MGAs, Wholesalers, E & S Markets for Insurance: What’s the Difference?

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As the property and casualty market continues to harden in commercial and personal lines insurance, agencies are forced to explore alternate options in placing their clients’ coverage. Use of the wholesale marketplace increases when underwriting is tightened, capacity reduced, or other reasons agents’ direct carriers might not be accepting new business (or conditionally renewing with less favorable terms).

There are many different types of insurance wholesalers. In order to find the best one for your needs, you need to understand the different types and what they offer. In this blog post, we will discuss the main types of insurance wholesalers: admitted wholesalers, managing general agents, and excess and surplus lines brokers. We will explain what each type does and how they can benefit you!  It’s not uncommon for agencies to have relationships with multiple wholesalers, depending on what each market offers.

Admitted Wholesalers: These brokerages provide access to markets you might not need to use daily and serve as an extension of your direct admitted markets.   Retail agents will use these wholesalers to access standard and admitted markets they’re not contracted with but whose products will benefit the agency and its customers.   Sometimes agents access these wholesalers when they are new in business and have no markets; other more established agencies often use wholesalers for one specific product, and thousands of “captive” agents see admitted wholesalers as their ticket to becoming an independent agent.   Things to consider when accessing these wholesalers include the availability of online ratings for personal and commercial lines and life if you sell it.  Does the wholesaler only offer AM Best A-rated products?  Who owns the business, and is it spelled out in writing?

Excess & Surplus Lines Wholesalers:  Sometimes, due to the characteristics of the risk, or the lack of admitted markets that offer the protection needed for a particular risk, agents seek coverage in the Excess & Surplus (E&S) marketplace.  Generally speaking, this means that the E&S broker is licensed by their state to offer carriers who are not admitted to transact business in the state but who are “authorized” to offer coverage there through a licensed E&S broker.  It’s generally the responsibility of the E&S broker to understand the financial condition of the carriers being offered.   Retail agents are cautioned to fully understand the terms and conditions of each quote received in the E&S marketplace, as often these are not standard from one carrier to another, can contain terms that could impact both the client and the agency, and the regulatory protections afforded to customers of admitted markets might not be available.  Some states have regulations that state the agent must exhaust the standard marketplace for a risk before considering the E&S market.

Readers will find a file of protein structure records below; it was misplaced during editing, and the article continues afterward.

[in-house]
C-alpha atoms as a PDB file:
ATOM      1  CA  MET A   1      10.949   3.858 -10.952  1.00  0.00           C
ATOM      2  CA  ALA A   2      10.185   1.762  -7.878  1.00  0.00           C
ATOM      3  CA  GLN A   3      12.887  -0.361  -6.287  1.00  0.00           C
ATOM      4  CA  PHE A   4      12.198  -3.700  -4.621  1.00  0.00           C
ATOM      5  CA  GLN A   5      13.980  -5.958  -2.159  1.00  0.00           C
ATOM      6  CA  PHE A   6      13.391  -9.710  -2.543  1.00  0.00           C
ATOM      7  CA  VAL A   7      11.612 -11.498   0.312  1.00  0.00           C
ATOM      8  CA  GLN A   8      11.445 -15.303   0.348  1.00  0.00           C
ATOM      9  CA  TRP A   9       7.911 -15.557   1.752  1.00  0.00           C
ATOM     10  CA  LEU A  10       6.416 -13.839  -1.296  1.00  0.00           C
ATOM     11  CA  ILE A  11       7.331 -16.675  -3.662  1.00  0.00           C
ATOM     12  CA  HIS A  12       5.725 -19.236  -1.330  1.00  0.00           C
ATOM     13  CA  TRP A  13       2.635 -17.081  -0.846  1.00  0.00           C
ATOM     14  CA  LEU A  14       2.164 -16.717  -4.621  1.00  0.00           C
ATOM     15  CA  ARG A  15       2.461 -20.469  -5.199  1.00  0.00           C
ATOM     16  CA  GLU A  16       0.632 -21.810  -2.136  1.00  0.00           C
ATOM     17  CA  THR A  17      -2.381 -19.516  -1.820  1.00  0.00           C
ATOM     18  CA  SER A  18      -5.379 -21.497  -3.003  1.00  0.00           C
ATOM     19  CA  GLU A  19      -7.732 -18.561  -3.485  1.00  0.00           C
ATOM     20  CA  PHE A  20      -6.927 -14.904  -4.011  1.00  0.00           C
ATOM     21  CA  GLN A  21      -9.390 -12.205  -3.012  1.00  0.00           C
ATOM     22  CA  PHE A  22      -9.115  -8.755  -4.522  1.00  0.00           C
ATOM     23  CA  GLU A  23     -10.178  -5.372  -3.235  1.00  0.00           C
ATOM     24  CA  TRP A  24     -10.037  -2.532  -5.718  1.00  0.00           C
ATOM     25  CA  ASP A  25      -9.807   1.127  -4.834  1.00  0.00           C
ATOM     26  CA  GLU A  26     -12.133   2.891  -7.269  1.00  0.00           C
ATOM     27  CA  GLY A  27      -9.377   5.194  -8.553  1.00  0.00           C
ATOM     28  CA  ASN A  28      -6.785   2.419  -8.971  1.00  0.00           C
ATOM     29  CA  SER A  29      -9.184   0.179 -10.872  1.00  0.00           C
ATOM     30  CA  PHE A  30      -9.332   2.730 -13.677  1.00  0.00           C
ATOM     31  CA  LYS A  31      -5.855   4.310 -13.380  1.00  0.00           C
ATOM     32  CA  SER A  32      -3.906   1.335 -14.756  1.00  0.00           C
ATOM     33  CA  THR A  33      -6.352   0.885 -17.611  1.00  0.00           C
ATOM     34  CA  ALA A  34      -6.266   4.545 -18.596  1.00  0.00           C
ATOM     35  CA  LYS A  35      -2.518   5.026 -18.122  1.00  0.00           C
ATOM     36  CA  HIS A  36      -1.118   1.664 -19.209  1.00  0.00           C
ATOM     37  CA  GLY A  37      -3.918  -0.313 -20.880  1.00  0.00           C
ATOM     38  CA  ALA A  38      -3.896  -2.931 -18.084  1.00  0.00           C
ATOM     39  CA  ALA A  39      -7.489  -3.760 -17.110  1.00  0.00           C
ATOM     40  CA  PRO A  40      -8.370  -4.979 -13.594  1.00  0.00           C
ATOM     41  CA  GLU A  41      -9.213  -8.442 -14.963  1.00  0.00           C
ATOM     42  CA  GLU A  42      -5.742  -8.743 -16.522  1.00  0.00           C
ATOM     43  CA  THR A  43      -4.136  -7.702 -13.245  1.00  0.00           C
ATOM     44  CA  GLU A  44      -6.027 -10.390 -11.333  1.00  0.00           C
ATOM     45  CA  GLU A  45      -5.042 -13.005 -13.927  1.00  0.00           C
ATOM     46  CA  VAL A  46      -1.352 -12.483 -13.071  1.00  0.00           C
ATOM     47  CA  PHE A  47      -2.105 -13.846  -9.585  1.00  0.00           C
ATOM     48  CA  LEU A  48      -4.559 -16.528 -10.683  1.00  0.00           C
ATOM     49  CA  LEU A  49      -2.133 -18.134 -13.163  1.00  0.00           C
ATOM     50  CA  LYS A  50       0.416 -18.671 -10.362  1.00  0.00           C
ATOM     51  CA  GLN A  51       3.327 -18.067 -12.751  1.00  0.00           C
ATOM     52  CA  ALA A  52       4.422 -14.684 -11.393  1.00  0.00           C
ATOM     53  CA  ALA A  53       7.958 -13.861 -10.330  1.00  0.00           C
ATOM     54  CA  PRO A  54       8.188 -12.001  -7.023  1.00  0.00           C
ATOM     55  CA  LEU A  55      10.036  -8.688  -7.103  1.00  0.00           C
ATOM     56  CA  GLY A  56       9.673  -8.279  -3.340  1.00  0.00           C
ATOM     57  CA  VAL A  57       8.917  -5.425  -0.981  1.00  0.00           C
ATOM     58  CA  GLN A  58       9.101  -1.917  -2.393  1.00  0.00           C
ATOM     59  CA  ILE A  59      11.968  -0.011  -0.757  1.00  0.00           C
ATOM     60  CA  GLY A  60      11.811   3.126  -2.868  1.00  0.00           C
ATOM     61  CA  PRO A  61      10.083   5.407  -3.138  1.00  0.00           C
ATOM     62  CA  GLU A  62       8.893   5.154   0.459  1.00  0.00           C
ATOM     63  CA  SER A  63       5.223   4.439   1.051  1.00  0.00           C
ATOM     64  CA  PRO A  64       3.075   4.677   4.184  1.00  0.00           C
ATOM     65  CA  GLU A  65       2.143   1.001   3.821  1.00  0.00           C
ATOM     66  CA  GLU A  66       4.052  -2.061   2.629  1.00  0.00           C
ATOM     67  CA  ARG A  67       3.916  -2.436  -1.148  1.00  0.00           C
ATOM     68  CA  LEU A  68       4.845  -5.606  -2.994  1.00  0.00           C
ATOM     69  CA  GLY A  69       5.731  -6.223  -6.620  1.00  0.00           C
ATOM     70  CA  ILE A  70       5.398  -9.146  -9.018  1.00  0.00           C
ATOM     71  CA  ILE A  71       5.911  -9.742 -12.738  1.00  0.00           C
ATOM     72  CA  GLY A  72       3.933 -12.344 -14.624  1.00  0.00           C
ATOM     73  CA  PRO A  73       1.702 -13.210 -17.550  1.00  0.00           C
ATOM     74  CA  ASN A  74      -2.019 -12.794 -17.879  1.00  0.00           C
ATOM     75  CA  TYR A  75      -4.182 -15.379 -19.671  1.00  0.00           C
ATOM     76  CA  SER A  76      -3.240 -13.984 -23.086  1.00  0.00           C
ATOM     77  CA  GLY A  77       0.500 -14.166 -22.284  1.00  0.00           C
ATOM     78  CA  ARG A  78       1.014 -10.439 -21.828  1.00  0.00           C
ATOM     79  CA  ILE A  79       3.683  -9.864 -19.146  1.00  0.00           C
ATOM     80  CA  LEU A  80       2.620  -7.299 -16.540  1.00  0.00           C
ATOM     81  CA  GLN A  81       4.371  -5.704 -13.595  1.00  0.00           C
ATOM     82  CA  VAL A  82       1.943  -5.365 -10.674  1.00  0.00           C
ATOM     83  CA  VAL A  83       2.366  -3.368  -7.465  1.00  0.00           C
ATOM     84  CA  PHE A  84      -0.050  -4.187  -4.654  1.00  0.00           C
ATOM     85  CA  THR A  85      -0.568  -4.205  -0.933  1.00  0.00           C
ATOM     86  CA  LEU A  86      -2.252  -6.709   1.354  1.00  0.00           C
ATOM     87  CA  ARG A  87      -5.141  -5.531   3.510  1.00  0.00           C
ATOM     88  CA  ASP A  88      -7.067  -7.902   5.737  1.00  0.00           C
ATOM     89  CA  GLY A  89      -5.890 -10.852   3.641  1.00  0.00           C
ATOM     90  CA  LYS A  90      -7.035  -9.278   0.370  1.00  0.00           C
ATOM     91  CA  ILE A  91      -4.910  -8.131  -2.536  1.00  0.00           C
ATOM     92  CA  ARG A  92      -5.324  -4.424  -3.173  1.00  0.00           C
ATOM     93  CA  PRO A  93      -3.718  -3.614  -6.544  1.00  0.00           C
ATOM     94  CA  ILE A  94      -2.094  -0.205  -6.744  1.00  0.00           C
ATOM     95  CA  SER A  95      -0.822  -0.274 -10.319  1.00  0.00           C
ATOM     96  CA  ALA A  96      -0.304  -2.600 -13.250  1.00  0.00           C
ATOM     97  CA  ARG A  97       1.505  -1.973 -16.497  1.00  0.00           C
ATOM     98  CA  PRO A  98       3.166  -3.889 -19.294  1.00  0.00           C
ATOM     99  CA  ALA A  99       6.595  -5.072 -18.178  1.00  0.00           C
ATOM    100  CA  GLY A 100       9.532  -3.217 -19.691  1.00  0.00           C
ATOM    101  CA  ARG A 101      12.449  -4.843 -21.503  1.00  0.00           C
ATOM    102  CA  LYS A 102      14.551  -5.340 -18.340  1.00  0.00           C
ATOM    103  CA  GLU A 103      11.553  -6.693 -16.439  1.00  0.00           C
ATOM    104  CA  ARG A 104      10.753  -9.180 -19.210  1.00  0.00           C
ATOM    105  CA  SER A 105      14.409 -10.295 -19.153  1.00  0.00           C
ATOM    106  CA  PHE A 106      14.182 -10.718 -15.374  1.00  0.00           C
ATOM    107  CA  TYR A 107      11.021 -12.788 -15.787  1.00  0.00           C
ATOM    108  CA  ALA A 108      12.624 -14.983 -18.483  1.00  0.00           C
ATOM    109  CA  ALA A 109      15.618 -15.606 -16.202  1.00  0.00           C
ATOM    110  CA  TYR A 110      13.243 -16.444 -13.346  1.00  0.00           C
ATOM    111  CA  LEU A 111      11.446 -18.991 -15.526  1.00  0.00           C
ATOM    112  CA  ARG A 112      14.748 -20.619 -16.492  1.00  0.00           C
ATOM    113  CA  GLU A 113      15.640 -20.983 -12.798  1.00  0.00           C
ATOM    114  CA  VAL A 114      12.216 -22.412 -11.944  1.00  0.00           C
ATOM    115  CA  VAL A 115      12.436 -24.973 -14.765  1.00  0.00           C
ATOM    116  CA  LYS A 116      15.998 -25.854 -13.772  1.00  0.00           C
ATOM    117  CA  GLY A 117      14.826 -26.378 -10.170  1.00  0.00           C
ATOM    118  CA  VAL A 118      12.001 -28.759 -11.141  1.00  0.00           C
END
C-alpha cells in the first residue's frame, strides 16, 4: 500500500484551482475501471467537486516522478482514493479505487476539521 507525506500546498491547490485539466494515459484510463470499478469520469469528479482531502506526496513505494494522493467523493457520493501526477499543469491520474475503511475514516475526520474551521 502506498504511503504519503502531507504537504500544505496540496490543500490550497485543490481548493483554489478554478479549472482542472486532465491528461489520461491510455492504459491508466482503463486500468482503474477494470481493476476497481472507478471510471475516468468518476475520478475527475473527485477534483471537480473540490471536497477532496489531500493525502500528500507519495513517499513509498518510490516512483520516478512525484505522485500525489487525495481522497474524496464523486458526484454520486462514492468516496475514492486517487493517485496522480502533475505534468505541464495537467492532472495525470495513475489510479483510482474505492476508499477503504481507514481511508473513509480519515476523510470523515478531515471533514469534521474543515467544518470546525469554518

Managing General Agents (MGA) often offer a particular product(s) from an insurance company, and while their responsibilities can vary, can include quoting, policy issuance, endorsements, billing, and sometimes claims settlement.   To the consumer, they might seem like the insurance company whom they are acting on behalf of.  Some of us who’ve been around a few decades remember hearing that MGAs have “the pen,” giving them the ultimate authority of what can be written and what cannot, unlike a wholesaler who must strictly follow the guidelines given by its principal, the insurance carrier.

Some wholesale markets will offer more than one of these arrangements, and others perhaps a hybrid.  Some wholesalers offer only commercial lines, others only personal or life insurance, and yet there are others like who offer all three via instant online portals.  When agencies are selecting wholesaler(s) to partner with, these factors need to be considered, but the agent should also consider the commissions paid, who owns the business written, turn-around time on both new and existing business, automation offered, how claims are handled, and if the agency charges broker fees, their legality in the state where coverage is being placed.

Chenango Team
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